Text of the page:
Beijing exerts extraordinary power over Hanoi in order to keep it from going democratic, while wrestling territorial and sea rights from Vietnam at the same time. On the other hand, Hanoi has been beckoning the United States to strengthen ties with it, and has even offered it Cam Ranh Bay. The base was once a potent symbol during the Cold War, and Hanoi vowed never to let foreign powers occupy it -- that is, until last year when it announced that America was more than welcome to use it again. But if the United States returns militarily to Vietnam, it will no doubt push for a multiparty system and more human rights in the country. That would spell the end of monopoly of power for the Communist Party. The same could be said about Laos and Myanmar.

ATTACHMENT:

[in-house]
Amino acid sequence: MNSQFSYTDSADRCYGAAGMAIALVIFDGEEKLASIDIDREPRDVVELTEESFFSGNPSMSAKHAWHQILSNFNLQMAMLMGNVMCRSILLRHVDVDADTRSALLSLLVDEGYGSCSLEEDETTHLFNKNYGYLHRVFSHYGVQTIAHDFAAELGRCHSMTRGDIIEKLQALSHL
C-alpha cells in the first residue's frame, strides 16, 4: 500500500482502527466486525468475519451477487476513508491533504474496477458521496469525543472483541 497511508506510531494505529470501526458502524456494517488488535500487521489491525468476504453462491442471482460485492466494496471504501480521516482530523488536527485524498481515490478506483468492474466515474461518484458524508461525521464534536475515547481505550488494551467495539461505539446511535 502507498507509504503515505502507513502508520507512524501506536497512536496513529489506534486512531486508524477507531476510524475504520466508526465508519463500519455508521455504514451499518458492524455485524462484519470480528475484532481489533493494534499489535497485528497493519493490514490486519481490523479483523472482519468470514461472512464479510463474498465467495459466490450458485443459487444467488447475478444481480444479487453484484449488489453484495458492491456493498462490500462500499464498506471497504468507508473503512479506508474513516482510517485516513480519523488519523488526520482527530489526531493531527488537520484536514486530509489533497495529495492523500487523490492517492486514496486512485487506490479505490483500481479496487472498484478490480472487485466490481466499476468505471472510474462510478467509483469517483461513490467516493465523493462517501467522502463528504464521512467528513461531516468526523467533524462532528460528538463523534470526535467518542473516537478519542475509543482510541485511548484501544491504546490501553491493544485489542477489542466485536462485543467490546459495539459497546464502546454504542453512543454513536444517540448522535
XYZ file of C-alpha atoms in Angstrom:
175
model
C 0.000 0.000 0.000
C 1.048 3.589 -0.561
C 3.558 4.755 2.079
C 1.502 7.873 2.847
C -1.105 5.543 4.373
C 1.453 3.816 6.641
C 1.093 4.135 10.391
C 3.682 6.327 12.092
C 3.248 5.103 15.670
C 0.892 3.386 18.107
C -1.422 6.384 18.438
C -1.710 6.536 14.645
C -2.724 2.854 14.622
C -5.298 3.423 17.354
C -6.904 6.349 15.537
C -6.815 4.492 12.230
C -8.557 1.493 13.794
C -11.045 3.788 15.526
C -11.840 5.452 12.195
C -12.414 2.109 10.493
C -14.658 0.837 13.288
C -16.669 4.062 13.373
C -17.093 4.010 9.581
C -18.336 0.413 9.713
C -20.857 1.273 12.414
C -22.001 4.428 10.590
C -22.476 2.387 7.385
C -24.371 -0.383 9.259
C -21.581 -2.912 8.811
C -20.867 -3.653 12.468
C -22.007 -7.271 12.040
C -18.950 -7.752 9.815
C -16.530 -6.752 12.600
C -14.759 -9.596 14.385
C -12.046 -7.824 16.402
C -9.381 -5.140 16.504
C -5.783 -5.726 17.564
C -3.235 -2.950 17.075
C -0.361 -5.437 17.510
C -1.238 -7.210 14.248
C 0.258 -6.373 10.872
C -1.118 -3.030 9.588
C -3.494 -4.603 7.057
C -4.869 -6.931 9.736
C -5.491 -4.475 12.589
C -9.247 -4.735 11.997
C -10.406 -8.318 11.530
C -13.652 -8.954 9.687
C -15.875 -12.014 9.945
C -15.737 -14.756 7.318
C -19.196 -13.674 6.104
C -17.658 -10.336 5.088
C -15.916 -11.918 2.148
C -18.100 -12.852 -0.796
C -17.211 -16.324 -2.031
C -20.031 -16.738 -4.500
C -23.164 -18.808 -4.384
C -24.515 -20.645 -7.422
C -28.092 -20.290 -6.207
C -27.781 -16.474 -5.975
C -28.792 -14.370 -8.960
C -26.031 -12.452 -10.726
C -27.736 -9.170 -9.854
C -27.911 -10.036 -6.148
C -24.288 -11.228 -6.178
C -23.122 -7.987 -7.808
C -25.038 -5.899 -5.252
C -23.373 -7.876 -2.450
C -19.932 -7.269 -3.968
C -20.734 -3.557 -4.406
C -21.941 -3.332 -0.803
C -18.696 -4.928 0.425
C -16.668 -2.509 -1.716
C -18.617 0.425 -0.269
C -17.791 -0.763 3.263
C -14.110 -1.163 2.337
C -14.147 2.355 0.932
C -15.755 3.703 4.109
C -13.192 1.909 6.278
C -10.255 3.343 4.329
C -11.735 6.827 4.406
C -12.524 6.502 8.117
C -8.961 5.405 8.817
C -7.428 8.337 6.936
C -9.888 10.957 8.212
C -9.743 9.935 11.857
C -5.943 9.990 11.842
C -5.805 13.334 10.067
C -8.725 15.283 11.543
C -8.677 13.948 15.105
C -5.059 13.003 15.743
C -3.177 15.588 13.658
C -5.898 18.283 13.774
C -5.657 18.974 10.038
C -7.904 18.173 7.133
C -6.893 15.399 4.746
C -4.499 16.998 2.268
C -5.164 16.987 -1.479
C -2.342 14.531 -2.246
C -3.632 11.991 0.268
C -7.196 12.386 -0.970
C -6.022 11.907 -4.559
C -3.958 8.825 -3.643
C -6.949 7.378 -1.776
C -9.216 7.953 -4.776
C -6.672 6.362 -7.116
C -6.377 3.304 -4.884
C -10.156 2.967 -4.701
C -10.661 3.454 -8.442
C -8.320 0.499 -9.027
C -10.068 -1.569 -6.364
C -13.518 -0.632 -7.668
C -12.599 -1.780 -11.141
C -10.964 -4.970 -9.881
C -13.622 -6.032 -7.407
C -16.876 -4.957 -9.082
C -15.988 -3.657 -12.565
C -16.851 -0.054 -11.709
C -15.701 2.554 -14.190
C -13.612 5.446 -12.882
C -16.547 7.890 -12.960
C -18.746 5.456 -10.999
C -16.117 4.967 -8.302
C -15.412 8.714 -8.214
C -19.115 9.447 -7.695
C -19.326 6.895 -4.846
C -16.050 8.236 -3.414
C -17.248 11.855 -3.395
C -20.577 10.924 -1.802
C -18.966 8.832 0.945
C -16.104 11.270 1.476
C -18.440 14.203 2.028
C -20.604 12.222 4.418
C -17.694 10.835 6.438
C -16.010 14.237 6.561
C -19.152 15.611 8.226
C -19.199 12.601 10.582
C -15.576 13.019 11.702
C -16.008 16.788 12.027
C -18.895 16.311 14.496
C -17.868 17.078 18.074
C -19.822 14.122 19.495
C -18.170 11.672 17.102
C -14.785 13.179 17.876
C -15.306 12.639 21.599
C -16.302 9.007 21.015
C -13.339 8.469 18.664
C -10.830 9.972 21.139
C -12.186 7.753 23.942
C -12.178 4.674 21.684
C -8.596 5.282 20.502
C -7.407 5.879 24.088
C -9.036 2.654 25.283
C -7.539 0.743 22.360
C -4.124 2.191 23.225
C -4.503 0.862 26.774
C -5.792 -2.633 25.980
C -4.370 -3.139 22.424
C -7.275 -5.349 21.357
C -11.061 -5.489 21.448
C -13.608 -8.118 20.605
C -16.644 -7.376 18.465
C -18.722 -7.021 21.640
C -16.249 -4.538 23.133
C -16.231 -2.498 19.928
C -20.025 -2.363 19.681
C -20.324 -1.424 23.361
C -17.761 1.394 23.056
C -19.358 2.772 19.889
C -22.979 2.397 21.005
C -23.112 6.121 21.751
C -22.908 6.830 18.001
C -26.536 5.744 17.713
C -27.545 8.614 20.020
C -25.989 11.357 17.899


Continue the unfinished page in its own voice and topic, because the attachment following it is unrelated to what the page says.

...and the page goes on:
For Beijing, the sudden shift of alliances would mean its expansionist ideals would be seriously challenged. After all, if the Burmese, Vietnamese and Laotians can have free elections, why not the Chinese? And if the United States returns its naval fleet to the place where it was once defeated, it can surely checkmate China's maritime designs.

For the United States, deterrence in the pacific region is a must. Given the strategic shipping lanes of the South China Sea and untapped natural resources, its national interest is at stake. There is a need to counterbalance China's imminent rise. But the question remains as to whether it has the political will to engage, given the economic crisis at home.

Andrew Lam is author of East Eats West: Writing in Two Hemispheres and Perfume Dreams: Reflections on the Vietnamese Diaspora. His book of short stories, Birds of Paradise, is due out in 2013.